The problem is the parties, sure, but it’s also the people. Not the voters, actually – what they are doing with extremely limited options truly makes sense. It’s the politicians. It’s the age-old reality that when you have people who choose to seek power and advancement, they are particularly ill-suited to wield it. And when you add corporate capitalism in the 21st century to the mix, plus Citizens United and the unbridled principles of corporate personhood and money as speech, you get a real disaster. You get a “representative” body that is completely beholden to the highest bidder, utterly for sale, and completely out of touch with the actual wishes of the average voter or real person in the society. It’s not a coincidence that most major corporations donate liberally to both sides of the aisle and have a tendency to pick winners, nor that Congress is unable to agree on any policy most of the time until it’s time for a corporate bailout or a new war, in which case everyone trips over each other to fall in line. The corporations are buying our government and the government’s policies, in both parties, have drifted far to the right of where the people actually stand.
So when you look at these results, it’s not schizophrenia or insanity that you are seeing among voters. When they have actual issues to vote on, they skew radical. When they are facing elected representatives, they usually just try to muddle through with the evil they’ve tried less recently. Or, if they like a dynamic and popular figure in their town, usually their House representative, they keep sending them back. After all, most polls show that everyone despises the House as a whole, but kinda loves their own personal representative. Not, mind you, because they actually represent their interests or views, usually, but because they’re familiar and personable and local.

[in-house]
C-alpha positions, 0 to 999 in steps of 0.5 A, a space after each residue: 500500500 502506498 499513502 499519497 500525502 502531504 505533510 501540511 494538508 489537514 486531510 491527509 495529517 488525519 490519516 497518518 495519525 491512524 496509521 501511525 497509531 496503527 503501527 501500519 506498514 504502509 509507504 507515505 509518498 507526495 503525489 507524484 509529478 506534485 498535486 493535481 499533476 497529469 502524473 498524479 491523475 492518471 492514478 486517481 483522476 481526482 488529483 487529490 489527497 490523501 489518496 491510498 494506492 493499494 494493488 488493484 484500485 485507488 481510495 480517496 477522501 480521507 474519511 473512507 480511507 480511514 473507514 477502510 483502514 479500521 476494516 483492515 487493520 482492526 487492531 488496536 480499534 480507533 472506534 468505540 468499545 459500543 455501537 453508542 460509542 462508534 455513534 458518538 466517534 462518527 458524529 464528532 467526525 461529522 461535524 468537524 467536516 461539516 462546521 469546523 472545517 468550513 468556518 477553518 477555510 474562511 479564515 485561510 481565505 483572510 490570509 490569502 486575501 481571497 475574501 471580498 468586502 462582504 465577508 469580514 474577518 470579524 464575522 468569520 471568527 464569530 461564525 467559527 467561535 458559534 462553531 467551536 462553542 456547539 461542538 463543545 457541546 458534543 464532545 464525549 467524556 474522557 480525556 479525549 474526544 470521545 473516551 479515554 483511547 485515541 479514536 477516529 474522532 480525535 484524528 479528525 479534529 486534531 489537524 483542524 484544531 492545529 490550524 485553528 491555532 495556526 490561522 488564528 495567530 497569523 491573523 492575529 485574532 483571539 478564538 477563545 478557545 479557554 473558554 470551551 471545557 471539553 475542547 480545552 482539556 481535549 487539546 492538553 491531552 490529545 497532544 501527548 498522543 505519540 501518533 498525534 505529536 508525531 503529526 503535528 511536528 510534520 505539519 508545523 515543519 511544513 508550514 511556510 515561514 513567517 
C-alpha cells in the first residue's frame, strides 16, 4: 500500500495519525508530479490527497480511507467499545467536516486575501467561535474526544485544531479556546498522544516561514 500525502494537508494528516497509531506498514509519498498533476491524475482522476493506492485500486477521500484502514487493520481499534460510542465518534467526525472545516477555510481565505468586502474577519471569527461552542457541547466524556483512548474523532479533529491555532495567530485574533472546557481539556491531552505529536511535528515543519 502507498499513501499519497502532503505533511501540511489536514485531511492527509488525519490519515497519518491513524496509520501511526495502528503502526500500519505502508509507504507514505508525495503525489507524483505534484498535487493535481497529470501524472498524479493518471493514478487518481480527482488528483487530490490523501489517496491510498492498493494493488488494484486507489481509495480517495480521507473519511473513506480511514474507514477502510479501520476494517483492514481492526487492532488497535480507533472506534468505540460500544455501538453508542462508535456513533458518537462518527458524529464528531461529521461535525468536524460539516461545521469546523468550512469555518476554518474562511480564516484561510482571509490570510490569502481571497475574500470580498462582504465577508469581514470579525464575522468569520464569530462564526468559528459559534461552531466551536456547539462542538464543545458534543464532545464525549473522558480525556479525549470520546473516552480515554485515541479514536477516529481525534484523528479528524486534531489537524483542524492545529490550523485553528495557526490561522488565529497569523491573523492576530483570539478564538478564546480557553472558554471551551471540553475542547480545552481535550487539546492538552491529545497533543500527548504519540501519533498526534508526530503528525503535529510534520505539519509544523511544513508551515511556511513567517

It should also probably be noted (before I get angry rebuttals to my thesis) that staunchly social issues like same-sex marriage and abortion are subject to fundamentalist Christian rallying for popular referenda and probably skew the other way. Even California passed Prop 8 when I lived there and the fundamentalist base has a tendency to get really fired up about making social laws look more like the Old Testament, or whatever their current reading of it is that day. Although I’m not sure these referenda against same-sex marriage would even pass in five years – the majority of the American populous now supports same-sex marriage and as soon as the Millennials fully replace the WWII generation at the polls, I think that fate will be sealed. That said, thank goodness for courts in the system of checks-and-balances for constantly correcting extreme social conservatism.
What’s the overall point, though? It’s that representative democracy has failed us. Yes, I know the founding fathers intended representative democracy and the electoral college to save us from ourselves. You know, the founding fathers who owned slaves and didn’t think of women as people and denied even white men the franchise if they didn’t own land. Yeah, those guys were kind of elitist. And by “kind of,” I mean “completely.” This system has always been designed to deny the people what they want. That denial was just a lot less pernicious when representatives felt really accountable and beholden to voters, rather than to the corporations that paid for said voters.